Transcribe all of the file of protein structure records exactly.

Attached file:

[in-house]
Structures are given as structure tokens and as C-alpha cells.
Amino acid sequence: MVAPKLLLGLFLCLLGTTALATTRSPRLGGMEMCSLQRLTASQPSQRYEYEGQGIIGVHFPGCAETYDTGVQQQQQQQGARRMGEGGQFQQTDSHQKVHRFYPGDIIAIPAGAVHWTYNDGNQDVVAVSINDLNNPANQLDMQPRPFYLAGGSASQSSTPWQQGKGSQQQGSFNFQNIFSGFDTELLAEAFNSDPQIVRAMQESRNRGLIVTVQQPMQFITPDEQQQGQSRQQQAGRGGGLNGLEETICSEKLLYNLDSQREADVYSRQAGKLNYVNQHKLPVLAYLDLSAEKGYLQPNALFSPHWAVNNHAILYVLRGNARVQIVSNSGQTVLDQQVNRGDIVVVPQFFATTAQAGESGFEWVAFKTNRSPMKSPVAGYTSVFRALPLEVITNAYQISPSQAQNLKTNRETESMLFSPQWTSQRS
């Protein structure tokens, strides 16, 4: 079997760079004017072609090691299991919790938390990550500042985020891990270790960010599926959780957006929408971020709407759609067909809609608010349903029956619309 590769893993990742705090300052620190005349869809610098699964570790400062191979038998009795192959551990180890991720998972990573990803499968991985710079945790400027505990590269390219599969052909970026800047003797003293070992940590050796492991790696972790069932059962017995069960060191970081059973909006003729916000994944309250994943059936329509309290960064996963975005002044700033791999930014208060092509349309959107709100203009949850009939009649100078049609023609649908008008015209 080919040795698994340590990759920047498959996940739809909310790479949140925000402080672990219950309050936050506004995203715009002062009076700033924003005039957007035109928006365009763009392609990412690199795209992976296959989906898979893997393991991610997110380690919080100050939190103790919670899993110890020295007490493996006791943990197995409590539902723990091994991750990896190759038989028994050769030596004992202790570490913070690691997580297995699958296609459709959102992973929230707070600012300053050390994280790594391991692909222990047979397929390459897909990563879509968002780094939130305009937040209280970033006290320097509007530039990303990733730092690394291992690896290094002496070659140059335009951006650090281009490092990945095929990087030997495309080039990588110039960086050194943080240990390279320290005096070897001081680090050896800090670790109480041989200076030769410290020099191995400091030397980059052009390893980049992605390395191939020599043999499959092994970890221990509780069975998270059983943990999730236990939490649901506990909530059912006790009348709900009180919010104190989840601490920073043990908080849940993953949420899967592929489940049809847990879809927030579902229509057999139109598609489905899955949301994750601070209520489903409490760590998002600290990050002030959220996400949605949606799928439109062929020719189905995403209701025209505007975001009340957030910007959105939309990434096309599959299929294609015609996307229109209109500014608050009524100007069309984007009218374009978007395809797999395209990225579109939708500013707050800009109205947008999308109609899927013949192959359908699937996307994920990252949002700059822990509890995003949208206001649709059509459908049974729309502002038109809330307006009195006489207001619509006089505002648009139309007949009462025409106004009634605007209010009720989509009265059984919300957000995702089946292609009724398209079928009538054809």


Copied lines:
[in-house]
Structures are given as structure tokens and as C-alpha cells.
Amino acid sequence: MVAPKLLLGLFLCLLGTTALATTRSPRLGGMEMCSLQRLTASQPSQRYEYEGQGIIGVHFPGCAETYDTGVQQQQQQQGARRMGEGGQFQQTDSHQKVHRFYPGDIIAIPAGAVHWTYNDGNQDVVAVSINDLNNPANQLDMQPRPFYLAGGSASQSSTPWQQGKGSQQQGSFNFQNIFSGFDTELLAEAFNSDPQIVRAMQESRNRGLIVTVQQPMQFITPDEQQQGQSRQQQAGRGGGLNGLEETICSEKLLYNLDSQREADVYSRQAGKLNYVNQHKLPVLAYLDLSAEKGYLQPNALFSPHWAVNNHAILYVLRGNARVQIVSNSGQTVLDQQVNRGDIVVVPQFFATTAQAGESGFEWVAFKTNRSPMKSPVAGYTSVFRALPLEVITNAYQISPSQAQNLKTNRETESMLFSPQWTSQRS
């Protein structure tokens, strides 16, 4: 079997760079004017072609090691299991919790938390990550500042985020891990270790960010599926959780957006929408971020709407759609067909809609608010349903029956619309 590769893993990742705090300052620190005349869809610098699964570790400062191979038998009795192959551990180890991720998972990573990803499968991985710079945790400027505990590269390219599969052909970026800047003797003293070992940590050796492991790696972790069932059962017995069960060191970081059973909006003729916000994944309250994943059936329509309290960064996963975005002044700033791999930014208060092509349309959107709100203009949850009939009649100078049609023609649908008008015209 080919040795698994340590990759920047498959996940739809909310790479949140925000402080672990219950309050936050506004995203715009002062009076700033924003005039957007035109928006365009763009392609990412690199795209992976296959989906898979893997393991991610997110380690919080100050939190103790919670899993110890020295007490493996006791943990197995409590539902723990091994991750990896190759038989028994050769030596004992202790570490913070690691997580297995699958296609459709959102992973929230707070600012300053050390994280790594391991692909222990047979397929390459897909990563879509968002780094939130305009937040209280970033006290320097509007530039990303990733730092690394291992690896290094002496070659140059335009951006650090281009490092990945095929990087030997495309080039990588110039960086050194943080240990390279320290005096070897001081680090050896800090670790109480041989200076030769410290020099191995400091030397980059052009390893980049992605390395191939020599043999499959092994970890221990509780069975998270059983943990999730236990939490649901506990909530059912006790009348709900009180919010104190989840601490920073043990908080849940993953949420899967592929489940049809847990879809927030579902229509057999139109598609489905899955949301994750601070209520489903409490760590998002600290990050002030959220996400949605949606799928439109062929020719189905995403209701025209505007975001009340957030910007959105939309990434096309599959299929294609015609996307229109209109500014608050009524100007069309984007009218374009978007395809797999395209990225579109939708500013707050800009109205947008999308109609899927013949192959359908699937996307994920990252949002700059822990509890995003949208206001649709059509459908049974729309502002038109809330307006009195006489207001619509006089505002648009139309007949009462025409106004009634605007209010009720989509009265059984919300957000995702089946292609009724398209079928009538054809």